In tropical and subtropical zones, the majority of people live along the coastline, relying on coastal fishery resources to make their livings. Yet, over fishing is deteriorating these resources, and coral and mangrove ecosystems that underpin the resources are threatened. Recently, though, attention is turning to marine protected areas (MPAs) as a method to effectively preserve ecosystems and manage fishery resources. In this chapter, we introduce two cases concerning Okinawa and Fiji, to show how community-based MPA approaches were activated by bilateral knowledge translators, as well as how specific processes were used to develop a broader framework. In the five types of Okinawan MPAs established with fishery cooperative associations (FCAs) at their core, prefectural fisheries extension officers and researchers are proving helpful as bilateral translators in effective management of resources. In Fiji, activities are incorporated into an international framework, with an MPA network system spreading rapidly. And, in Fiji as well, various bilateral translators are active in managing coastal resources.
Understanding the complexity of social-ecological systems is fundamental for achieving sustainability. Historically, humans have benefited from the ecosystem services offered by nature at the same time that natural systems have increasingly changed because of anthropogenic activities. The lack of methods to unveil and understand such associations might hinder the integrated management of coastal marine areas. In our study, we applied a methodological framework used in terrestrial systems to identify and spatially locate the coastal marine social-ecological systems (CMSESs) on the southern Mediterranean Spanish coast. These CMSESs represent areas with similar human-nature associations that result from sharing similar socioeconomic and marine environmental characteristics. We applied several multivariate analyses to identify and characterize these CMSESs. We found the presence of twelve CMSESs that suggest a co-evolution of the social-ecological associations in these areas. Our results highlight the need for integrated coastal planning and management that consider the specific characteristics and conservation challenges of each CMSES. Our study provides evidence that a successful methodological framework to identify and characterize social-ecological systems can be applied in coastal areas and contribute to integrated management for the sustainability of these fragile systems.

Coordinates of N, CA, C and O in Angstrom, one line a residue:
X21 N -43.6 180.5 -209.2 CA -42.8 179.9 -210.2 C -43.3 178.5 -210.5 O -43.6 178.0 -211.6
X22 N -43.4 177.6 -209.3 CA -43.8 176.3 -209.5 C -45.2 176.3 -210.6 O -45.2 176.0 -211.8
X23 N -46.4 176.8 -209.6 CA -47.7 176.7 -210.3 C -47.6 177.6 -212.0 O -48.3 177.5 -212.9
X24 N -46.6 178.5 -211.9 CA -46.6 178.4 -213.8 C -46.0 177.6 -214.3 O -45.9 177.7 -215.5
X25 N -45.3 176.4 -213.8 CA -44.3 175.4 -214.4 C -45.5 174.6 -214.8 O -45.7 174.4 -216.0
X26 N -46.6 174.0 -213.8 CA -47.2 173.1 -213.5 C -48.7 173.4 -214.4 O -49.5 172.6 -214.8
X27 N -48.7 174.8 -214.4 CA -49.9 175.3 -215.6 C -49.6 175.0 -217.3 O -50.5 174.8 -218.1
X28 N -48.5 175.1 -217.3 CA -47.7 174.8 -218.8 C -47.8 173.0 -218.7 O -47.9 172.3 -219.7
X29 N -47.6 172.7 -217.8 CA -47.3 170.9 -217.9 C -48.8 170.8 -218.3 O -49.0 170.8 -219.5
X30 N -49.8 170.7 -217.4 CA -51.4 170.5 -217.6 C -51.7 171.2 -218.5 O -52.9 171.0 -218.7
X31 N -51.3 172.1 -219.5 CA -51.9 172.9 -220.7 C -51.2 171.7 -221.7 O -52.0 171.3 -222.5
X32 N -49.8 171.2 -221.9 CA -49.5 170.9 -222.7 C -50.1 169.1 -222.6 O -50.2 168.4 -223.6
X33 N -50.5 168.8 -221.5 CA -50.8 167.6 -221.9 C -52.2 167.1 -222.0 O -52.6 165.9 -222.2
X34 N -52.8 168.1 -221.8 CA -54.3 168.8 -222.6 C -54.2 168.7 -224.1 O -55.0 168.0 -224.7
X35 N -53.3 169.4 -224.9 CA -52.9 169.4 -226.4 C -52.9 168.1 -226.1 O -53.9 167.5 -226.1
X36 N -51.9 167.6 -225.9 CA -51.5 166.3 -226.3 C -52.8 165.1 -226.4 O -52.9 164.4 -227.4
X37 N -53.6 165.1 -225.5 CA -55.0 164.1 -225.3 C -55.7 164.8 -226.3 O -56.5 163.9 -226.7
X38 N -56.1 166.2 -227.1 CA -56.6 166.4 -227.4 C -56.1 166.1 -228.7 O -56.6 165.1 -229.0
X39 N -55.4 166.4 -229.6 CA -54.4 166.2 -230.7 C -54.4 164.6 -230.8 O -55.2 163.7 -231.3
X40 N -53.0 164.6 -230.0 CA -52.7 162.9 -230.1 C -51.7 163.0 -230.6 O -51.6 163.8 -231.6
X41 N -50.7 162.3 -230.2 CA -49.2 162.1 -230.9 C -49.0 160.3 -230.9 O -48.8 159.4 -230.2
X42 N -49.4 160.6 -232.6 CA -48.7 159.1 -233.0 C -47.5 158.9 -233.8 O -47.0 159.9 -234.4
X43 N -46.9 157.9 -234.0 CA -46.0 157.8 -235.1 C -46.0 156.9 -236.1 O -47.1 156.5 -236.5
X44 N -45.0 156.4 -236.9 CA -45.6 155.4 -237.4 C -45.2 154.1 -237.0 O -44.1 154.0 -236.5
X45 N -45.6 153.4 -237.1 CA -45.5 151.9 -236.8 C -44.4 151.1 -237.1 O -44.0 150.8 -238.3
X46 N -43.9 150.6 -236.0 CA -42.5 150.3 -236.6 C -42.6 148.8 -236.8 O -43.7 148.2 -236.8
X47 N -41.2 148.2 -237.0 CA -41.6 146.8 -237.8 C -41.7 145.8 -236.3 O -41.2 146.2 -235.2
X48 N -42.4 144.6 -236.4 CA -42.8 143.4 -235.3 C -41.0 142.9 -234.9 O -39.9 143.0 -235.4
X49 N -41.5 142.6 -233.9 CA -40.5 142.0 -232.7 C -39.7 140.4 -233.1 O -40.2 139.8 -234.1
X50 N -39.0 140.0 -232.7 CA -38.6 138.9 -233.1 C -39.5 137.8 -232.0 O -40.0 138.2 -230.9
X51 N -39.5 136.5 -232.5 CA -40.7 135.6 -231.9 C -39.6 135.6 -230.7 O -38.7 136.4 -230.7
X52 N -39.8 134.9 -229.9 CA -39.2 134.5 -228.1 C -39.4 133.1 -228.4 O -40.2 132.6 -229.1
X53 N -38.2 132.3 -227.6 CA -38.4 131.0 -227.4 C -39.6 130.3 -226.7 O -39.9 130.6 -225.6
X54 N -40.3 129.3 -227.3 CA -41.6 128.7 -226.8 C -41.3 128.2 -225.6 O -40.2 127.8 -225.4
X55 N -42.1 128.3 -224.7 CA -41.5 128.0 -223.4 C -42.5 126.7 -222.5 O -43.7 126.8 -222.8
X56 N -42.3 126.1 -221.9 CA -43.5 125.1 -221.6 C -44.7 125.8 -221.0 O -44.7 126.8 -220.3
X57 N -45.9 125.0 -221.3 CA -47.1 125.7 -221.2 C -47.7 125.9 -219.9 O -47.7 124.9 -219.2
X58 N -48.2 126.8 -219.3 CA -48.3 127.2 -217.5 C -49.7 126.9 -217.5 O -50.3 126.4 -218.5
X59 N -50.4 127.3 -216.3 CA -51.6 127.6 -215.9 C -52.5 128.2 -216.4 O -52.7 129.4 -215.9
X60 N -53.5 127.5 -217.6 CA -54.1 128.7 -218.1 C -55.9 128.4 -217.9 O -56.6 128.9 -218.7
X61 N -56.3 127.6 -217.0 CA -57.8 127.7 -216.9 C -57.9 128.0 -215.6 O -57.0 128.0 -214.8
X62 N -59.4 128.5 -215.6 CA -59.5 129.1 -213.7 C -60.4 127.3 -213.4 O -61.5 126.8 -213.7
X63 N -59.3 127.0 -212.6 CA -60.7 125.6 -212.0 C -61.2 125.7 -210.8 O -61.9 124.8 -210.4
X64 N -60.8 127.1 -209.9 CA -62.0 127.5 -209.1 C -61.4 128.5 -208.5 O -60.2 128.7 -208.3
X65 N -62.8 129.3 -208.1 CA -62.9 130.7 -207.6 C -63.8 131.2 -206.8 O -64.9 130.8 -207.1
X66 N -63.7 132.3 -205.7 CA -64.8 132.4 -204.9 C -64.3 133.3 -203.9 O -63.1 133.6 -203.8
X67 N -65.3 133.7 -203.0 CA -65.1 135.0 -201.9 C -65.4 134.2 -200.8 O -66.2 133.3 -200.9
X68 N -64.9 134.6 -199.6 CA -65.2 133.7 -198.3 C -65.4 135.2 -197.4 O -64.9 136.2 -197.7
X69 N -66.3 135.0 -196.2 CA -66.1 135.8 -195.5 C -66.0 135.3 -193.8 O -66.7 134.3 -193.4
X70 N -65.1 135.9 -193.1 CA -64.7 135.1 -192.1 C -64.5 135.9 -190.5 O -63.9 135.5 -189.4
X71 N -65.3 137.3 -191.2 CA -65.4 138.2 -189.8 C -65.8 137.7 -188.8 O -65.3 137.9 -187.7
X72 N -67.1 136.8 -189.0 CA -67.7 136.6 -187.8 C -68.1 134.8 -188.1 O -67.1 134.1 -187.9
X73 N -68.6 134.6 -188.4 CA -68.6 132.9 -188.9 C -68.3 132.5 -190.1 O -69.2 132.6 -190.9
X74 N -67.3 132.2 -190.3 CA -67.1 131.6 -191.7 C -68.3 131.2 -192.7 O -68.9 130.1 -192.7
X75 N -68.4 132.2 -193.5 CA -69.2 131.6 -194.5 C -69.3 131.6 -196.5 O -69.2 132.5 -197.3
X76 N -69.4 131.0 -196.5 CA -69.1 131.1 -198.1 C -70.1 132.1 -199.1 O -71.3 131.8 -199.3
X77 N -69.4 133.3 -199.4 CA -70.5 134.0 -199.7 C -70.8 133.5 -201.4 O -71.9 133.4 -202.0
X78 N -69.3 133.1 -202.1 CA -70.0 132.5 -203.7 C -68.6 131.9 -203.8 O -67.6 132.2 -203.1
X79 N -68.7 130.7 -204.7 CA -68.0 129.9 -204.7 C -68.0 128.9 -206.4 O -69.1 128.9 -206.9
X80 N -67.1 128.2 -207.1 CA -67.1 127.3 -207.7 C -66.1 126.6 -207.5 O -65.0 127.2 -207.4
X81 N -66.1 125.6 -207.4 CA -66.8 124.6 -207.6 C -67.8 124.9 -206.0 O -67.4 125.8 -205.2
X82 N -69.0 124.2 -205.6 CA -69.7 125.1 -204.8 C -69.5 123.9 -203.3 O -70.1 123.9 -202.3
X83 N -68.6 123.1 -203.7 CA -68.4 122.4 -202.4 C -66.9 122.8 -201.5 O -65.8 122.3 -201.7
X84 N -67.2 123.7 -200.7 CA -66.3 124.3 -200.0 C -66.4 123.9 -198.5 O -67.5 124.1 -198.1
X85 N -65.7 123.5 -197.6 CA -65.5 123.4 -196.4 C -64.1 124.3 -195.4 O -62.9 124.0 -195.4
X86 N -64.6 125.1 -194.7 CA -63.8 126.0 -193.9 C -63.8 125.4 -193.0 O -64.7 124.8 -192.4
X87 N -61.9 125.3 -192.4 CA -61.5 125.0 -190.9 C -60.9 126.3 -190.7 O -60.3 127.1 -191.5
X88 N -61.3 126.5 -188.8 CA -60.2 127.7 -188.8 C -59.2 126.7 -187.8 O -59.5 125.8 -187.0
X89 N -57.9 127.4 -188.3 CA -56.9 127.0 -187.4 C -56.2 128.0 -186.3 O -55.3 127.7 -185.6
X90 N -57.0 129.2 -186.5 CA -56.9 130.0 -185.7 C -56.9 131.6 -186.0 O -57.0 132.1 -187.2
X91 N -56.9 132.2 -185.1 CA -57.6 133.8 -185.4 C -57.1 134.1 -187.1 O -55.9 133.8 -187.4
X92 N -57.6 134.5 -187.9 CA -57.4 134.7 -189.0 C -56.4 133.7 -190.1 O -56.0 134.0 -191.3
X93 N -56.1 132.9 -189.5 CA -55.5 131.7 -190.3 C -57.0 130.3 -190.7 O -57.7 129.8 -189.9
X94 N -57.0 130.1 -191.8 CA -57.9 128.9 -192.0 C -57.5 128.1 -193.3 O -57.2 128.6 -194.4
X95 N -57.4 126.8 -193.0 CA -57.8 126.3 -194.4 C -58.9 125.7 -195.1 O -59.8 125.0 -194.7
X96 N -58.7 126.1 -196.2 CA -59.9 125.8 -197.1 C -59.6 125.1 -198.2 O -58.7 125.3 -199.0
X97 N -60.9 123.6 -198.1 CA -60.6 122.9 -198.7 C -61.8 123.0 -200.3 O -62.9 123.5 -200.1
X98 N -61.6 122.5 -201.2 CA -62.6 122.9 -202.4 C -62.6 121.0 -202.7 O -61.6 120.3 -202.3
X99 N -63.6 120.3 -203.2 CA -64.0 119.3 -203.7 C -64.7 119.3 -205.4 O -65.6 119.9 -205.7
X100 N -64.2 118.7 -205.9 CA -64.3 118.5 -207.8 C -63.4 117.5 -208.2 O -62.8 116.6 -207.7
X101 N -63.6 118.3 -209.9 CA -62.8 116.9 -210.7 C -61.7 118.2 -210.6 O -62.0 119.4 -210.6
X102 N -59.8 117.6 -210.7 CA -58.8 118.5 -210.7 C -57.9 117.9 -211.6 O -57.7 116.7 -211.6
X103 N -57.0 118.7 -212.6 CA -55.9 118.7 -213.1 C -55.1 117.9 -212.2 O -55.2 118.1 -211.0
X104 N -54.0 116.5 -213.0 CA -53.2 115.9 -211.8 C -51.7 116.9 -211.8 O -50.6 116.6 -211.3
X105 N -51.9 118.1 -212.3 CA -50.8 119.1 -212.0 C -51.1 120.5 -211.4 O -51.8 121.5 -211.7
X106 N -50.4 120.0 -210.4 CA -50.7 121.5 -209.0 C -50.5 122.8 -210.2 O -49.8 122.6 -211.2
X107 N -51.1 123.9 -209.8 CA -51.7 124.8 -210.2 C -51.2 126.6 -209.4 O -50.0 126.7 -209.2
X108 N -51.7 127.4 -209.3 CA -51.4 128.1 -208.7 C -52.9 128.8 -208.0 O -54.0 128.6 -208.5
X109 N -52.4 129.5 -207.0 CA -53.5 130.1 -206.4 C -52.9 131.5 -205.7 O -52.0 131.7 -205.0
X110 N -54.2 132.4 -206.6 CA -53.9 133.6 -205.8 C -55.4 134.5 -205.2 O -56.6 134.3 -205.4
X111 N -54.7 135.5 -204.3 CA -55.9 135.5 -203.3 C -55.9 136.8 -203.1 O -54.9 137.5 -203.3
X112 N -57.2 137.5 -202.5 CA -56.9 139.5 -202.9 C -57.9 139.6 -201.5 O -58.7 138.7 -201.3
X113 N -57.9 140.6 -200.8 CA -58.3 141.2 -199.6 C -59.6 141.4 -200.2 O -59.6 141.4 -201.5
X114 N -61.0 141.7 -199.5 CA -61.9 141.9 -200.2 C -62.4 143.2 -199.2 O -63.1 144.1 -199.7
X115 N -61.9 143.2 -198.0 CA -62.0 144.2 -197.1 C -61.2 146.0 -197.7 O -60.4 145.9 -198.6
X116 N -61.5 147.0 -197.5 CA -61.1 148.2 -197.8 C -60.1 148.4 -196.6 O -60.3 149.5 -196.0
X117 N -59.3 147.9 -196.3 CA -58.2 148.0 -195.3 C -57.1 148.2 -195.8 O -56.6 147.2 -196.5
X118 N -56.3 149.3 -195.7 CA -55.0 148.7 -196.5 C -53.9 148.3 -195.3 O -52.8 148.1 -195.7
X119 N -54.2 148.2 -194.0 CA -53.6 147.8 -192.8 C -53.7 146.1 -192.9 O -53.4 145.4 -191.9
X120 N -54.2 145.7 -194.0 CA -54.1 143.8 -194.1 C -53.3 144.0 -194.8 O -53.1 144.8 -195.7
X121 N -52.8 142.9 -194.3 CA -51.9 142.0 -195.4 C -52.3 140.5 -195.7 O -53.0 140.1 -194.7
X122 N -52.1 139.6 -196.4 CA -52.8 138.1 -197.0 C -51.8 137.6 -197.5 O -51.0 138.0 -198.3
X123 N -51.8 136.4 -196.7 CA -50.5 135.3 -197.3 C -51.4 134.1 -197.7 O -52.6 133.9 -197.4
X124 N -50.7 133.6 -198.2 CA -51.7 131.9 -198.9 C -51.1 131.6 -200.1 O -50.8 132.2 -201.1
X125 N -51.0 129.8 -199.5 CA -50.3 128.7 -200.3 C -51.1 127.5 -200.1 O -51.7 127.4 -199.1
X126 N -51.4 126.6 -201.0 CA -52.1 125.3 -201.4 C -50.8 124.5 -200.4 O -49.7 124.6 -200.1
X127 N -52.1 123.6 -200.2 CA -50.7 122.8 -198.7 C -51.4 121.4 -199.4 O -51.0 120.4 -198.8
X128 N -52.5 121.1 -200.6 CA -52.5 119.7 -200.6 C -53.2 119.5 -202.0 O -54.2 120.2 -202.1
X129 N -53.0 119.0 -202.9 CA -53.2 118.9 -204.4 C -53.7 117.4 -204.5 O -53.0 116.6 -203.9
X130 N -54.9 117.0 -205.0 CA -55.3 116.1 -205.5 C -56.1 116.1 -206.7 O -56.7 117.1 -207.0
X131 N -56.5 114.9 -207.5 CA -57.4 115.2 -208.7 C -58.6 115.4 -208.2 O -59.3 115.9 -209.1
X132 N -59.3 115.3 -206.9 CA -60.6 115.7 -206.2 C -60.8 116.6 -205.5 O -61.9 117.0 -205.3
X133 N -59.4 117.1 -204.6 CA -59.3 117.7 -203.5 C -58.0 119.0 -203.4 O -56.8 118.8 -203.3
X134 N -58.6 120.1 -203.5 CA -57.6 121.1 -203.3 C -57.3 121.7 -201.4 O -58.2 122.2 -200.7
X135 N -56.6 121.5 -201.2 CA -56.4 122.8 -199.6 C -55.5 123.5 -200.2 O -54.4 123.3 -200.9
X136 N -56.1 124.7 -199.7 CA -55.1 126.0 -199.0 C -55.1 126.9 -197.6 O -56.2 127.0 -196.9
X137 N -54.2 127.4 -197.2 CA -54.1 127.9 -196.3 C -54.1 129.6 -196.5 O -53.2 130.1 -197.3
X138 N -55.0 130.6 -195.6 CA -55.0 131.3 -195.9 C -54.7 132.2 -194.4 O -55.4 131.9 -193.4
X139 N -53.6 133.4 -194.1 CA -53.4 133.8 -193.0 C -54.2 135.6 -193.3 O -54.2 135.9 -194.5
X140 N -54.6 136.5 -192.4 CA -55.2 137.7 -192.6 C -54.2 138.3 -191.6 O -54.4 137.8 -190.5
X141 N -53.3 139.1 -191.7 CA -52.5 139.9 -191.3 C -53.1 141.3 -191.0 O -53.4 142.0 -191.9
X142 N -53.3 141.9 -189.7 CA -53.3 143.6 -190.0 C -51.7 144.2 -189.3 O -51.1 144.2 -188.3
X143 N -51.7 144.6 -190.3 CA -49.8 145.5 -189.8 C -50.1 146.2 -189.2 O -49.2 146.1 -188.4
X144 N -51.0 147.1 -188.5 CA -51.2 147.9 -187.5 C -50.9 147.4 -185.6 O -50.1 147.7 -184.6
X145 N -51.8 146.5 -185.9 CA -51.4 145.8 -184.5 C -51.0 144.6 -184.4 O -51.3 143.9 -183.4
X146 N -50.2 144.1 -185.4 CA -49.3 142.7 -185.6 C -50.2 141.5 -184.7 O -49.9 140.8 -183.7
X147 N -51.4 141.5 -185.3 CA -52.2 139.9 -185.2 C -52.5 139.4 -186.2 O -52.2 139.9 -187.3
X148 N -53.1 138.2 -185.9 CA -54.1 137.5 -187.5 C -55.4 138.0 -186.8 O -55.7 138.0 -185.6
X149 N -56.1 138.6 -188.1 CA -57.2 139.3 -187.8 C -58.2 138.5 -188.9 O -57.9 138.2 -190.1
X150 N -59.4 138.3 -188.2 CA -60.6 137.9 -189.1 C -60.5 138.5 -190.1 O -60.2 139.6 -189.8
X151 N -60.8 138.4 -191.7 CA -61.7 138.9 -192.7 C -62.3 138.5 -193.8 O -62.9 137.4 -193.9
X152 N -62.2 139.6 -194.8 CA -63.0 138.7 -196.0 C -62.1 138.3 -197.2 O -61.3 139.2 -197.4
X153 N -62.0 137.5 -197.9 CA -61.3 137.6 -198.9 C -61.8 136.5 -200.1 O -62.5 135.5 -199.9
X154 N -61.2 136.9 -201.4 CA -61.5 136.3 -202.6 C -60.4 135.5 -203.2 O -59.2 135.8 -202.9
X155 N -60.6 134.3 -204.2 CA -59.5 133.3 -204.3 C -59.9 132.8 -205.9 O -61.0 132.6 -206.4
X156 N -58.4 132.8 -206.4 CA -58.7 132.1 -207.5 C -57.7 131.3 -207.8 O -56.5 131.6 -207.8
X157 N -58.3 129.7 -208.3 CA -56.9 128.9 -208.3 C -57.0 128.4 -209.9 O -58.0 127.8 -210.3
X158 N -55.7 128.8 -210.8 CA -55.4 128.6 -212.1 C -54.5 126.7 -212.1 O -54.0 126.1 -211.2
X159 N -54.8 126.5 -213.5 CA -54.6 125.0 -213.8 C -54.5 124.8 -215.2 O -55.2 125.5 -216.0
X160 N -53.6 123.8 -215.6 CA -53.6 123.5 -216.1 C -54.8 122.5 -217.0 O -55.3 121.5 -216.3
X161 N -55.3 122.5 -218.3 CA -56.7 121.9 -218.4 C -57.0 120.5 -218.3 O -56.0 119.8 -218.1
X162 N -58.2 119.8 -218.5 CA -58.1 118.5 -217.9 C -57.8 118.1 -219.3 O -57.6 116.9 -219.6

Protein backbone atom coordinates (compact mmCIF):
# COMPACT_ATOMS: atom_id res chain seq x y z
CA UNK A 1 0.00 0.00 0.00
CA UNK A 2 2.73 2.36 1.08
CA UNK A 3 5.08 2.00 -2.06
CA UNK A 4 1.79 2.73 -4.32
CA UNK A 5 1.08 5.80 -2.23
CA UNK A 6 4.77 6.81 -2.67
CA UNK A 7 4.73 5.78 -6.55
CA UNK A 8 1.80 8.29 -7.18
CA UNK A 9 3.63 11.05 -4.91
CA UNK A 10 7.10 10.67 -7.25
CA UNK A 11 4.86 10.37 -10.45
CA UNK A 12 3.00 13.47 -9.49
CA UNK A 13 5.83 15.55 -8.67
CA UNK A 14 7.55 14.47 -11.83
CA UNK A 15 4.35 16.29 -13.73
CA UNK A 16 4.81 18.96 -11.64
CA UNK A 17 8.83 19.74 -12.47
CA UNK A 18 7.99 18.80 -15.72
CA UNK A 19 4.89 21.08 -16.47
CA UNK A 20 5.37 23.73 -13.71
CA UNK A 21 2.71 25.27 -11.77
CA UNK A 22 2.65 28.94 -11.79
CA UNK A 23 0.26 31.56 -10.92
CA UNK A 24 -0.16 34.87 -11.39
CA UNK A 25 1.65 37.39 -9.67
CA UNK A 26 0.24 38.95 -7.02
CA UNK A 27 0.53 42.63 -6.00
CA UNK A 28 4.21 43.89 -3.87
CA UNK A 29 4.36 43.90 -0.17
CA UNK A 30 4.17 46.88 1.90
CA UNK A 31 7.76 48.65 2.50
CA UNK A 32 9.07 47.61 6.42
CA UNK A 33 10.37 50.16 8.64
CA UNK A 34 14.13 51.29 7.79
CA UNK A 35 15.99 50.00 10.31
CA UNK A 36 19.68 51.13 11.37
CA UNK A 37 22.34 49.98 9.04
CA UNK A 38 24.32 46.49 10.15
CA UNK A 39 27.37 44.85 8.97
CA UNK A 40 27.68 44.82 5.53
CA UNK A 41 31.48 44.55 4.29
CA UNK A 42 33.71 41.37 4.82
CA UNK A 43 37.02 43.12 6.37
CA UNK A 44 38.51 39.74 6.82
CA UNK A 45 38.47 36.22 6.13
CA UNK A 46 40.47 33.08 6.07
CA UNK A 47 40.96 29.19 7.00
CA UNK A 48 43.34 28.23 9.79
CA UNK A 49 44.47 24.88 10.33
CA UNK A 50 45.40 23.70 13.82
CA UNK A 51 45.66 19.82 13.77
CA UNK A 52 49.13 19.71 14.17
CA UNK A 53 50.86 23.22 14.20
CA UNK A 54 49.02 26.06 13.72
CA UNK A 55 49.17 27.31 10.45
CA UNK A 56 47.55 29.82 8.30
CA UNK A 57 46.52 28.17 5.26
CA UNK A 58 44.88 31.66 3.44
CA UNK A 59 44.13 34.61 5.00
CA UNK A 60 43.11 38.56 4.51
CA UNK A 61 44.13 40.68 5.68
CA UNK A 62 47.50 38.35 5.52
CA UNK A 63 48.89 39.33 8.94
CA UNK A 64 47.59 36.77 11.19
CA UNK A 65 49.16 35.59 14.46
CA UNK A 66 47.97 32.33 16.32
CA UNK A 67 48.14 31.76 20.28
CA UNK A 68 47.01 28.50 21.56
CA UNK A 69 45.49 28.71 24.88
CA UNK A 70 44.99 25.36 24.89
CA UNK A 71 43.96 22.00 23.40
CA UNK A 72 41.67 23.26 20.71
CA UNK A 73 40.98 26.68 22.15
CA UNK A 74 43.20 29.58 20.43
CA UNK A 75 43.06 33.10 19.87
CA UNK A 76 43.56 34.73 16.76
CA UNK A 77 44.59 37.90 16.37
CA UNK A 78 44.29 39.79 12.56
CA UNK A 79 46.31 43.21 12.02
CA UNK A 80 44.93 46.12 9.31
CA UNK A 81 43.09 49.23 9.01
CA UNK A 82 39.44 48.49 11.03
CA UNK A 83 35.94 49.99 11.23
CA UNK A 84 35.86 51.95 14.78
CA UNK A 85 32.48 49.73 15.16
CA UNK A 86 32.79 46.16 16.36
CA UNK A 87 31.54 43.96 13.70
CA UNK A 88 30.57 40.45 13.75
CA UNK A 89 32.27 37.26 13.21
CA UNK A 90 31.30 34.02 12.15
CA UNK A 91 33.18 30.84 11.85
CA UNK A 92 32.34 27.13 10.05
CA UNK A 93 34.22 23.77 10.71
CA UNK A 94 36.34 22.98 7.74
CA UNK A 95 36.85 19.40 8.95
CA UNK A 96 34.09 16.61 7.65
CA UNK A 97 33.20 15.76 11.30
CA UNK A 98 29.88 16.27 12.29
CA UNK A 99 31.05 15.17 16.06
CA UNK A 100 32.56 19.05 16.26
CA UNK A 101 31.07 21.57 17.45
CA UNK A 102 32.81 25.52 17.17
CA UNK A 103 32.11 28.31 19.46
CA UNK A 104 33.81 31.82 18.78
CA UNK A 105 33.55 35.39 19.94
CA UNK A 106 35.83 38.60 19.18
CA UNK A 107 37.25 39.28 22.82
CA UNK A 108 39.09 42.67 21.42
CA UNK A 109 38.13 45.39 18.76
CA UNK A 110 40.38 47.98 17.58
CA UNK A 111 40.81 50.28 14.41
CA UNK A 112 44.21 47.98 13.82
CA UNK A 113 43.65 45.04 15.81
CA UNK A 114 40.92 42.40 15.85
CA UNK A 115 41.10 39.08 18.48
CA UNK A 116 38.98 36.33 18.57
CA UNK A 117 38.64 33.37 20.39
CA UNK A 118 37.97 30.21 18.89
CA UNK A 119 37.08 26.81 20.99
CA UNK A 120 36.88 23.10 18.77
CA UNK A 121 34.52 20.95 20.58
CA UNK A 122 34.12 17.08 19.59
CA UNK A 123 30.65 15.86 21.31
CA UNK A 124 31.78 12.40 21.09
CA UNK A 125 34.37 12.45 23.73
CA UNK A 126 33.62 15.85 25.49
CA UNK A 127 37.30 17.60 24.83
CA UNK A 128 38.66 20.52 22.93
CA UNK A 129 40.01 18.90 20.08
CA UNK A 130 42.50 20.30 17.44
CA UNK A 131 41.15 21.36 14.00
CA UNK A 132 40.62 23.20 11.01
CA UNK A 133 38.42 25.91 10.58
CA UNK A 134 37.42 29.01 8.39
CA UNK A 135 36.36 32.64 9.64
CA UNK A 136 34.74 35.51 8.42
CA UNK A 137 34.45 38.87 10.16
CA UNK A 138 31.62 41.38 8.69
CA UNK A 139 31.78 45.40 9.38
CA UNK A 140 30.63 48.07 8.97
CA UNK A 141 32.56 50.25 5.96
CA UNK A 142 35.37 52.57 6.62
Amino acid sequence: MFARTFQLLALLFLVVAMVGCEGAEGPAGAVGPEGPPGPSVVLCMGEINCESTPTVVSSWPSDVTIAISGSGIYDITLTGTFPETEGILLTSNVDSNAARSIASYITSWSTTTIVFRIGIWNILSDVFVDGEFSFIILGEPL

The right to life is a basic and fundamental core human right. Despite the idea that the lives of all human beings are equal under the protection of the law, the special characteristics of the seafarers’ profession suggests that they should be granted additional attention and protection. In recent years, issues related to seafarers’ welfare have moved to the forefront of concern, however, discussion on seafarers’ right to life has drawn little attention. This paper is intended to contribute to knowledge in this aspect by drawing together themes from theoretical policy and governance studies and uses case studies that apply lessons from these disciplines to the practical context of the worldwide shipping industry. Specifically, the discussion clarifies the concept and dimension of the human right to life as well as seafarers’ right to life as a special group of industrial workers, notes the hazardous feature of seafaring as an occupation, identifies the sources of seafarers rights in the related maritime policies and international regulations and illustrates the obligation of the state from the perspective of the ‘flag’ and the ‘port’. The paper finally provides conclusions to the ongoing major issues and suggests a mechanism that should be established to ensure seafarers’ right to life is to be respected.